Audience Member #6: She was a young girl who lived with her mom, her siblings. She had a lot of potential. She could have been something great and last year she went to a friend’s home, and in that home was a gun. And one of those kids found that gun and she was shot and she died. Her name is Lesent Ross. Lesent Ross. I want you to know that name, because I worked with that family. And we talk about Black Lives Mattering and the people in this room know that, but not enough of those people, people like the communities where Lesent lived, I don't think they understand how much their life matters. And we have not done enough for our young people. We have not done enough, because they are turning to guns and drugs and violence, and every day we are losing our children. How many have been lost since Lesent Ross, which is just over a year ago? How many young black people have been shot or stabbed and Indigenous people murdered or missing? We need to figure out how to tell them that their lives matter.

Moderator: Thank you.


Yes, my sister?

Audience Member#7: Sorry. Hi, everyone. (name removed)I'm with the Asian-Canadian Labor Alliance. We are a collective of Asian activists from the labor movement and the community, and we are dedicated to fighting equality, and in particular, fighting against racism, particularly anti-Asian racism.

Before I get started, I want to echo the words of the woman who just came before me about the location. I want to express my concern as well, because I think that if this was held in a hub, urban hub and not all the way at the airport, because there’s just businesses here and people leaving Canada or just coming into Canada, that this room would be double or triple in size in terms of the people here, and so I want the folks who are in charge of organizing this meeting to really consider that, because you have the rest of the consultations, with the exception of I think Scarborough which is very determined in terms of the location to really consider where you're scheduling the meetings, because it’s really making it difficult for people to attend. It’s after work and so lots of people have to make special arrangements to come here, and -- okay. I'm just leave it at that.

Moderator: Got it.

Audience Member #8: So we're here, because we prepared a statement and went to say that we stand in solidarity with the organizations and individuals here today who are fighting against racism. In particular, we stand in support of the Black Lives Matter movement, who has been instrumental in exposing systemic anti-black racism in policing and they've been at the forefront of demanding justice, accountability, and transparency from our government and justice system. So with that, the Asian-Canadian labor council wants to reiterate the demands of the anti-black racism networks sent to the premier, and I believe the Assistant Deputy Minister also received a copy of that letter. And their recommendations are as follows: The Anti-Racism Directorate needs to develop a legislative mandate for the Anti-Racism Directorate. There’s an urgent need to mandate the collection of disaggregate data of race against all departments and agencies in the public and private sector. There is an urge he wants need to address the over-representation of black children and youth in the child welfare and prison systems. There’s a need for education on education, training, race, anti-black racism with the aim of dismantling systemic barriers and eliminating racial discrimination for staff internal to the anti-racism directorate, provincial ministries, and the general public. There’s an ongoing need to address the issue of carding and the much needed changes to the SIU and other police oversight bodies and there is a need to create a Minister’s roundtable to ensure that the voices and priorities of the affected communities are heard and included.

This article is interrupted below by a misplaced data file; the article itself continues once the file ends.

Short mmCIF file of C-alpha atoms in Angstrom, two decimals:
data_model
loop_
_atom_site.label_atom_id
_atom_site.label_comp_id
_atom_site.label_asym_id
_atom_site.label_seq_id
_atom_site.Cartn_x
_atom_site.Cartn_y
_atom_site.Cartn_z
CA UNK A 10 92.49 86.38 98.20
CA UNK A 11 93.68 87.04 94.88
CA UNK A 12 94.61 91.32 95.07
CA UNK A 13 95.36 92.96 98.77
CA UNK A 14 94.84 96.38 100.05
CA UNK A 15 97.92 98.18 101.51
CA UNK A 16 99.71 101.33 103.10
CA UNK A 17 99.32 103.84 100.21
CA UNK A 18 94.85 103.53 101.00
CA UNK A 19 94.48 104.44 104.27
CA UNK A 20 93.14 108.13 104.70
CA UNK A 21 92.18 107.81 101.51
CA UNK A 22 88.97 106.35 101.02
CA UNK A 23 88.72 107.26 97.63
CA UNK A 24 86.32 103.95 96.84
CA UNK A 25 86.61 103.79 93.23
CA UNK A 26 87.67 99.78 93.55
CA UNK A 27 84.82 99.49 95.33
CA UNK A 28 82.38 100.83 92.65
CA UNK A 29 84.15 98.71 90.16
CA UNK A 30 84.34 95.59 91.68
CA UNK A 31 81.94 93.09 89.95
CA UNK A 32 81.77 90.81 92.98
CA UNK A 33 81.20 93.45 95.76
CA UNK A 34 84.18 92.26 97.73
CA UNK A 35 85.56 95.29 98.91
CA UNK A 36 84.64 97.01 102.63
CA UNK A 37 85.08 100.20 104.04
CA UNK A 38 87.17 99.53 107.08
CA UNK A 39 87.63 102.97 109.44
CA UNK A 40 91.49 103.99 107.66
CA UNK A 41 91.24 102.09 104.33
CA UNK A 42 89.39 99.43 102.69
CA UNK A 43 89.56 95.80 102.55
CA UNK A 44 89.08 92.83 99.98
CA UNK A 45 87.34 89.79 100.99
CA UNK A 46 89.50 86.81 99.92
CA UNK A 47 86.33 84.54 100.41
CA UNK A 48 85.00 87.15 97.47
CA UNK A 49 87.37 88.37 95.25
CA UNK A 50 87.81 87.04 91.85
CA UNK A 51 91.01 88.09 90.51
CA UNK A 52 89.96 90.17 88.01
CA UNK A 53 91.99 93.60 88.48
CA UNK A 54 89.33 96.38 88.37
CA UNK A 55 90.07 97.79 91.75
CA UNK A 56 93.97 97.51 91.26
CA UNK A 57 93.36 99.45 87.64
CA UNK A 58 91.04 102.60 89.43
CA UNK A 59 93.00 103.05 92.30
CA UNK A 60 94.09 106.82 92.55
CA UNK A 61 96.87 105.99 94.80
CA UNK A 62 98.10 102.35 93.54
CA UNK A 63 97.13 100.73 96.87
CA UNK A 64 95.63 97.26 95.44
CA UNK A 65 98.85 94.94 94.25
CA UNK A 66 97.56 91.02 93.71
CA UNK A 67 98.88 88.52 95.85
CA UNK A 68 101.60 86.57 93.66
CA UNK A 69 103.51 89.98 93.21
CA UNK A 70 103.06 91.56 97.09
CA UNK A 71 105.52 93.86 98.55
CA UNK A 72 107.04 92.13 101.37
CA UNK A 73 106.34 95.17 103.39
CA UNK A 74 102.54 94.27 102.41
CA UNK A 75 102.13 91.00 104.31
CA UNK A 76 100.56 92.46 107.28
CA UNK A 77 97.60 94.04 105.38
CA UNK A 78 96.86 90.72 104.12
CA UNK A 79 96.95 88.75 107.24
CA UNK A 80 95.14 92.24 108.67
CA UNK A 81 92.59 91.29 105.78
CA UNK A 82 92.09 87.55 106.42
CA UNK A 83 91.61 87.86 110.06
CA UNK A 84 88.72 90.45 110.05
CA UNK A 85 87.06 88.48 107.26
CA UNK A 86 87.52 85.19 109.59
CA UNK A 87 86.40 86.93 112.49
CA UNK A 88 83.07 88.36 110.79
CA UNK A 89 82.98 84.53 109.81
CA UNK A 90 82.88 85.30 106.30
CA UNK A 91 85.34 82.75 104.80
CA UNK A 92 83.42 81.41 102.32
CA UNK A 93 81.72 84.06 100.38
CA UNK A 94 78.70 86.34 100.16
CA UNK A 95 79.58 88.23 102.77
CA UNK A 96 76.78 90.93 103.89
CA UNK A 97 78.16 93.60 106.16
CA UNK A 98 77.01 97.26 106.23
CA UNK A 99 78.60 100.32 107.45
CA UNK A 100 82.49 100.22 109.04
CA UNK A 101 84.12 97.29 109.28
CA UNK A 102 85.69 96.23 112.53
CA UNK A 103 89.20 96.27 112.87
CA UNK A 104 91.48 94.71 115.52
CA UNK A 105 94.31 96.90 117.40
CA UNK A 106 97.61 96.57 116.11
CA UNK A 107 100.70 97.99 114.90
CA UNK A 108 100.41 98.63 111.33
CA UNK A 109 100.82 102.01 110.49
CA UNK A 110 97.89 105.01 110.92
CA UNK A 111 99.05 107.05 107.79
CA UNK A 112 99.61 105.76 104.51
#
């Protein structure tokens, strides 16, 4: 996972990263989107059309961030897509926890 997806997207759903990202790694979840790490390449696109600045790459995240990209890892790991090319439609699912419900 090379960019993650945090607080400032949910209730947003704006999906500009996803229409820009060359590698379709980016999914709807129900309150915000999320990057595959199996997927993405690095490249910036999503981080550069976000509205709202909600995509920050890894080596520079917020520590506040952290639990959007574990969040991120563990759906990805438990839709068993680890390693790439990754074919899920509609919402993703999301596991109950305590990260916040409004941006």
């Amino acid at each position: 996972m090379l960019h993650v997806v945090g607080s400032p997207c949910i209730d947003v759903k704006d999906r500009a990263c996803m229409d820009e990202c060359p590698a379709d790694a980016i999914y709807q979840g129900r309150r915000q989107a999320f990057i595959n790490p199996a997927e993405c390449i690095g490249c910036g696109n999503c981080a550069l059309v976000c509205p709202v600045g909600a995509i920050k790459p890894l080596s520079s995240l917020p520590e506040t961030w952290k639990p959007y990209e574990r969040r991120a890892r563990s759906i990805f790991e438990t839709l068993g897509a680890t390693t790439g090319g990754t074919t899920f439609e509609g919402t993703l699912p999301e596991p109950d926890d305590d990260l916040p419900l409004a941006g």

So one of the reasons why the Asian and Canadian labor alliance are standing in solitaire I did of the movement to address anti-black racism is because we see that our equality, our fight for equality is intrinsically tied to this movement.


In addition to this, I think that we need to link the consultations that are happening to other consultations that the government is conducting right now. For example, there is consultations that were mentioned around earlier by a speaker, and I can't remember which speaker, but there are other consultations taking face to face, and one of which there is a changing workplace review that’s happening about updating the employment standards act and labor relations act in Ontario, and so I think it’s incumbents on this body to look at recommendations made everywhere that are connected to the Systemic Racism that’s facing citizens today. And so with that, the Asian-Canadian labor alliance is proposing additional recommendations, one of which is to reestablish The Ontario employment equity act that was canceled by the conservative government in 1995.


Number two, raise the minimum wage and strengthen the Ontario Employment Standards Act in order to protect precarious workers. Number three, amend The Ontario Labor Relations Board -- amen the Ontario Labor Relations Act so that workers only vote once to join a union, and that’s by signing a union card and not having to go through a secret ballot vote. Number four, improve access to public affordable housing. Five, develop an affordable and high quality child care program. Number six, recognize and address the systemic barriers that racialized people and Indigenous people from accessing appropriate and high quality healthcare.